One of the cool features of lists in Silverlight is that they can “virtualize” the UI objects needed to render the list, reducing the amount of memory and CPU necessary to load large lists. For example, if you bind a ListBox to 1,000 items in Silverlight, it will only create ListBoxItems for the first few screens’ worth of data (say, 30 objects) and create the UI for those based on the DataTemplate. The other 970 items do not get UI objects generated for them, which is a great saving of resources. As you scroll through the list, Silverlight recycles these container items and binds them against the rest of the data, giving the illusion that all the items are in the list at once.
One of the limitations of this in desktop Silverlight is that although the UI is virtualized, the data is not — so although that 1,000 item list only has a fraction of the UI elements created, it needs all 1,000 of the data objects created and loaded, which can be a resource issue (long load times / high memory usage). This is because in desktop Silverlight the ListBox and other controls databind to IEnumerables, where the only option the control has is to enumerate the entire list to find out how large it is.
Enter Silverlight for Windows Phone, where we are more resource constrained than the desktop and can’t afford to create all those data items like the desktop can. A simple solution is available for this, called data virtualization. The trigger for this is using an object that implementes IList (instead of just IEnumerable) as your ItemsSource. Using this more flexible interface, Silverlight can simply query the list’s Count to find out how large it is and can request the individual items it needs to fill the virtualized UI objects via the indexer. This approach enables databounds lists in Windows Phone 7 to be essentially unlimited in size; the sample attached to this post is a list of 1,000,000 objects (yes, <Dr. Evil voice>one million objects!</Dr. Evil voice>) that binds incredibly quickly, jumps to any point incredibly quickly, and scrolls like a champ. Try doing that on the desktop!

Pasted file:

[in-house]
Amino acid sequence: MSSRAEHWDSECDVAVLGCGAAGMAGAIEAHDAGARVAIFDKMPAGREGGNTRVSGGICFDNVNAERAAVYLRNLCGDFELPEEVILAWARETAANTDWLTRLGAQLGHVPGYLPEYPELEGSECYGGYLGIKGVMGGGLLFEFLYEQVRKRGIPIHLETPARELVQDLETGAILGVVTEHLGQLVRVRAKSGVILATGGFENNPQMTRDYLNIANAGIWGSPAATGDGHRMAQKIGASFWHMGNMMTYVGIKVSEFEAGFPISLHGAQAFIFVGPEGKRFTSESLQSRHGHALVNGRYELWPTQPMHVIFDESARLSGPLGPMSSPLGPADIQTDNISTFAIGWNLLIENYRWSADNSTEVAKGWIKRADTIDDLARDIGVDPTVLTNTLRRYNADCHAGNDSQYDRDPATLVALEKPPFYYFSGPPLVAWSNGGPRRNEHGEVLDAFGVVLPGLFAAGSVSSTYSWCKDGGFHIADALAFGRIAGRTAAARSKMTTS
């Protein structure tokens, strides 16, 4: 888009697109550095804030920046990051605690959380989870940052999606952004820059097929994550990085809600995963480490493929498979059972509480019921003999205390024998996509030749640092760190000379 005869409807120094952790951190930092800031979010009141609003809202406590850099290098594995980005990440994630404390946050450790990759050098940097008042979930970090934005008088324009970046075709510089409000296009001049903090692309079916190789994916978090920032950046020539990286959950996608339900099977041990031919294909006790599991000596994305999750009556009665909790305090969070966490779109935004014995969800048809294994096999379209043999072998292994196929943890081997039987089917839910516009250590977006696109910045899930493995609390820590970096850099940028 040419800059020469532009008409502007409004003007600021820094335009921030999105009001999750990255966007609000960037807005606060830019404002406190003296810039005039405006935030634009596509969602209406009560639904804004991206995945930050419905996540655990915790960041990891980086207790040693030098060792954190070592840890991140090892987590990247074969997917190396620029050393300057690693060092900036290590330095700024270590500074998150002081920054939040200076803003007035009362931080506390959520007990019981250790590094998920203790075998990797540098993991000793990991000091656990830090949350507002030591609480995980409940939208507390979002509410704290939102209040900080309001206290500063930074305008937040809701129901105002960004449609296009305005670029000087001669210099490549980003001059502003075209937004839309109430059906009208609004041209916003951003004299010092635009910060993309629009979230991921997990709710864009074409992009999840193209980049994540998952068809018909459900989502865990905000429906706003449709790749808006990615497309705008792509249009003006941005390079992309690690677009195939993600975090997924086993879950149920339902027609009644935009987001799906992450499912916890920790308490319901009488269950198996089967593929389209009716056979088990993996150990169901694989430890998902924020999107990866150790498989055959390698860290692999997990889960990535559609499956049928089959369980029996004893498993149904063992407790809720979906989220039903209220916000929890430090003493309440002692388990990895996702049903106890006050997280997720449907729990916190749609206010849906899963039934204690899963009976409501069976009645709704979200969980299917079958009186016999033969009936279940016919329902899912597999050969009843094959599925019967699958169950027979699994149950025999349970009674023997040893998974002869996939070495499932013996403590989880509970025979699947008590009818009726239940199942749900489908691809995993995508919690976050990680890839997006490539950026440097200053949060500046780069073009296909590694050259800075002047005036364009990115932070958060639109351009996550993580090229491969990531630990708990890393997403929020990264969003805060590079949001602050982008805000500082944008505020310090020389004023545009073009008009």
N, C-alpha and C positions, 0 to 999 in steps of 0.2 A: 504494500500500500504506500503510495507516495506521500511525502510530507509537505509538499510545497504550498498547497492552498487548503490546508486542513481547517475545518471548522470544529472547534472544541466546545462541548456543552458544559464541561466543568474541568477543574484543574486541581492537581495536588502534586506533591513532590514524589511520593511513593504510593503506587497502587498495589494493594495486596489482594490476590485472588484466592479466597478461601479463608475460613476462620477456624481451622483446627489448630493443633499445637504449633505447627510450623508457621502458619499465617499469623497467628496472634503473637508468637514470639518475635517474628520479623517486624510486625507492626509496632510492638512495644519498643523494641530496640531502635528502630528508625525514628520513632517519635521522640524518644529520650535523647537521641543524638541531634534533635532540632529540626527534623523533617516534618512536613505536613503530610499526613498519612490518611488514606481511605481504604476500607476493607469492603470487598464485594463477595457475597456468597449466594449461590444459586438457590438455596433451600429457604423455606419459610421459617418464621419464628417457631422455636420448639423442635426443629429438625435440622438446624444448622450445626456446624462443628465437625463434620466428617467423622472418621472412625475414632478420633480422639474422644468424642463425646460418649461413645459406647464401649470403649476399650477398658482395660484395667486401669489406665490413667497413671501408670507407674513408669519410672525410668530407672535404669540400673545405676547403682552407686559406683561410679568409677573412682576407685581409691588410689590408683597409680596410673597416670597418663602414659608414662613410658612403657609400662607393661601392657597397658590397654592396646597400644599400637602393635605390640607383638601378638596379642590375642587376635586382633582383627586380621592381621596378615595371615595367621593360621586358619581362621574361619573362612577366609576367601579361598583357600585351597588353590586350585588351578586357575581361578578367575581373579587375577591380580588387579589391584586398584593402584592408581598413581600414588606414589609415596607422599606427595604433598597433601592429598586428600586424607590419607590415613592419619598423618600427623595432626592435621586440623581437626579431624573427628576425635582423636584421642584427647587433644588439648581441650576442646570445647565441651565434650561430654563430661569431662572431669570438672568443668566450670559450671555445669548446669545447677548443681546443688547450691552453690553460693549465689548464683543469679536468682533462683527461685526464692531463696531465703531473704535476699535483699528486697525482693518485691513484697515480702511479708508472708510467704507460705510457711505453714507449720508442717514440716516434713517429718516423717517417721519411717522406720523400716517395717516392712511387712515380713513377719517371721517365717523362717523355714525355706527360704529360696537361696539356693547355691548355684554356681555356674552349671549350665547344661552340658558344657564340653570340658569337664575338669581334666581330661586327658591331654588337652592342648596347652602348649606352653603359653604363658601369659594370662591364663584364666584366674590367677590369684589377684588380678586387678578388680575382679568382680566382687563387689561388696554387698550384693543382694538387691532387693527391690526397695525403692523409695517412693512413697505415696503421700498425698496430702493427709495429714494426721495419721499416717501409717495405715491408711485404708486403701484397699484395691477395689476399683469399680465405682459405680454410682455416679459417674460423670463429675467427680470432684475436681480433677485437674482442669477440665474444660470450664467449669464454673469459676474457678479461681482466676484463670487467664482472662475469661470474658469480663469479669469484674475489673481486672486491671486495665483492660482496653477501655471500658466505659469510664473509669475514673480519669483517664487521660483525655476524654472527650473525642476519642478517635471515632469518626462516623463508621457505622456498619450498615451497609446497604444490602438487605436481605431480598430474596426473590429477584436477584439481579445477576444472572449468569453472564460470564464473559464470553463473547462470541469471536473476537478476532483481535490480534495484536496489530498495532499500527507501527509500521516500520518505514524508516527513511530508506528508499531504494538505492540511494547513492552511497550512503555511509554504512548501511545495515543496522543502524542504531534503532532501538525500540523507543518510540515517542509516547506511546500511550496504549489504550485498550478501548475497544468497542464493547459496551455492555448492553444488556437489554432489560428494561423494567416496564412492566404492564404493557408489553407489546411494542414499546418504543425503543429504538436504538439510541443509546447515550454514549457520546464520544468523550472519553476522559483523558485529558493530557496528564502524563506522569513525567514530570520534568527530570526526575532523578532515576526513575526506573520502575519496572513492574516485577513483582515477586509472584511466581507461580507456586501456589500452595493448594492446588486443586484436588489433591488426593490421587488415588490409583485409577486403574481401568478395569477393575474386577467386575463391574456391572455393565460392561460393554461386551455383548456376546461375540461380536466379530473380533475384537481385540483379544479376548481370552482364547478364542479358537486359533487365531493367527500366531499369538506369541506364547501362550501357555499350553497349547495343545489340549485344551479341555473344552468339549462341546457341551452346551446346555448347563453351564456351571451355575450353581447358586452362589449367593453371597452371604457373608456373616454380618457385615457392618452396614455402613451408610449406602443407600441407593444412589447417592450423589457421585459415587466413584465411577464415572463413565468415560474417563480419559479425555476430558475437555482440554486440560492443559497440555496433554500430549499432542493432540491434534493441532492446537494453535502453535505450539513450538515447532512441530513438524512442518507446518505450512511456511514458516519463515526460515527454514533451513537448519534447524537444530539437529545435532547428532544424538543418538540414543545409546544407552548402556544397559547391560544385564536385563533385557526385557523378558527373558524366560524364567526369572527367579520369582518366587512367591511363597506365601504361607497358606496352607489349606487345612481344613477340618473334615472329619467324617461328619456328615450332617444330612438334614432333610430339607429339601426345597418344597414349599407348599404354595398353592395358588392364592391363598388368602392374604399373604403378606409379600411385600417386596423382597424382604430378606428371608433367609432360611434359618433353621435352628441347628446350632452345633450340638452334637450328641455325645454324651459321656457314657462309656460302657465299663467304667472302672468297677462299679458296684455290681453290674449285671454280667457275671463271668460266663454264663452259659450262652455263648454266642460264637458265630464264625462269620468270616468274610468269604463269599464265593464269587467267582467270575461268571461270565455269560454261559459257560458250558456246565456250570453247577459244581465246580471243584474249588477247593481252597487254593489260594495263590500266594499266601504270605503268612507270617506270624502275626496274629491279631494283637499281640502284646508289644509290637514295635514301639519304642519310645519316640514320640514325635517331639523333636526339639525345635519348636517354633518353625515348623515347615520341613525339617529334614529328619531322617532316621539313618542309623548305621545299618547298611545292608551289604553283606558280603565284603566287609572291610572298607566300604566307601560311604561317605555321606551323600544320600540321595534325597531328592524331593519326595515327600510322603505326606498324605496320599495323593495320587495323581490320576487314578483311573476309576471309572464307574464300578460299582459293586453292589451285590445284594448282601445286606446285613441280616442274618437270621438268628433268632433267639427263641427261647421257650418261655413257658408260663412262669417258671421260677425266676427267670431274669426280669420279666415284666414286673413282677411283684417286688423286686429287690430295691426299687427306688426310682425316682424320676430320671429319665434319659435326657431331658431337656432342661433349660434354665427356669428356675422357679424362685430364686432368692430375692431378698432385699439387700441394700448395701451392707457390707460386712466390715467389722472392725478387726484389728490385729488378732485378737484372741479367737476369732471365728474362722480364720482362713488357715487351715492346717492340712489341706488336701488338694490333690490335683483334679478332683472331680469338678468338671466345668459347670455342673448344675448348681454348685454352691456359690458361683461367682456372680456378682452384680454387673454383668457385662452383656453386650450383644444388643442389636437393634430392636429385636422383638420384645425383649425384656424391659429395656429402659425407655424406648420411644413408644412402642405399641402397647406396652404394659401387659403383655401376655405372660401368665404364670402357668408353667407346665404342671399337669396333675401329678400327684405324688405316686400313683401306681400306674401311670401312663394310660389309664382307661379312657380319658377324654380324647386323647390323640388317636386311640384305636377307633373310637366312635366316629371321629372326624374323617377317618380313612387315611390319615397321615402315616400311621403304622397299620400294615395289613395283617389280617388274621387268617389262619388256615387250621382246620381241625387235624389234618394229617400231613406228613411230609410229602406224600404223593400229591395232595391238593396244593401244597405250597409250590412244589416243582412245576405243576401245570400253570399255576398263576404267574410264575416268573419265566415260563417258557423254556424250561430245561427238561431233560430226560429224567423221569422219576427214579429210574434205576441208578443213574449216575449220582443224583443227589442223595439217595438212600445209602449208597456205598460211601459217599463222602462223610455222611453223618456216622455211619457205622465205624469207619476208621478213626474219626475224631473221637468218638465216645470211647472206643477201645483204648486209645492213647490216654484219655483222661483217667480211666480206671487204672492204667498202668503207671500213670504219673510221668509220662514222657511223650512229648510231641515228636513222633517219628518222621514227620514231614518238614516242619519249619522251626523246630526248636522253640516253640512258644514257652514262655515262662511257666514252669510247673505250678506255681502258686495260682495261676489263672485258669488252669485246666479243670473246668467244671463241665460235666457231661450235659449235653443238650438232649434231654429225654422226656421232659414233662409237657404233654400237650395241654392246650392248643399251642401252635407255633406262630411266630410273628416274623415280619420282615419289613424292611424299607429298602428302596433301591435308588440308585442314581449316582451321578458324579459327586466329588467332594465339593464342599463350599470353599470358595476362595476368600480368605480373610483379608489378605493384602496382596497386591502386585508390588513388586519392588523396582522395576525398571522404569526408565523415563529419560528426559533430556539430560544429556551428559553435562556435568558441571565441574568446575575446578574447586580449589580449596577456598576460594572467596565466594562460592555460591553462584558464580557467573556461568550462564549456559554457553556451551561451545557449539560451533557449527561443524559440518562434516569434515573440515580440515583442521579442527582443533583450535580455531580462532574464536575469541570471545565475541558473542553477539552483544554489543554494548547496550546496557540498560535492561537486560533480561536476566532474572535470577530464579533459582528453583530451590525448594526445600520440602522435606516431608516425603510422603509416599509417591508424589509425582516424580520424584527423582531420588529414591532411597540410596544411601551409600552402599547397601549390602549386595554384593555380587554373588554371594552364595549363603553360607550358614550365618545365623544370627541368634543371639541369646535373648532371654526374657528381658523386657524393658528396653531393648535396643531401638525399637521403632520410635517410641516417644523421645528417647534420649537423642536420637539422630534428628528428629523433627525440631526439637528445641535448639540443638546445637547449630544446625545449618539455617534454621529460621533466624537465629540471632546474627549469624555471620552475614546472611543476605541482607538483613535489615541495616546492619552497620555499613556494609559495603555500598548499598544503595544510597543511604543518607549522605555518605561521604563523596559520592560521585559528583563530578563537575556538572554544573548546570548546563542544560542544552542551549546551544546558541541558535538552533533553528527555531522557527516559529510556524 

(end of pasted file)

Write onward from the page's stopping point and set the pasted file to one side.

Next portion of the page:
The sample also shows using a (very, very dumb) cache for storing even more objects than Silverlight virtualizes, in case you want to speed up certain operations. In this example, the cache is a dumb MRU cache that really only works for scrolling back through the list (if you scroll from 0 – 50 and then scroll back down to 0, a lot of the items will be returned as “cached items”). I don’t recommend you actually use this cache, because it is dumb and slow, but you can see how the technique could be used to provide smart caching, or even predictive pre-loading of items, etc. to best balance memory usage and performance.
The only IList members you need to implement are:
- Count, to return the actual number of items in your list;
- IndexOf, to return the index of a specified item if it is in the list; and
- this, to return the item at a given location (implementing set is not required)
Everything else can simply throw NotImplementedException, although of course it is nice to implement the other members if you play to use your data list in any context other than databinding.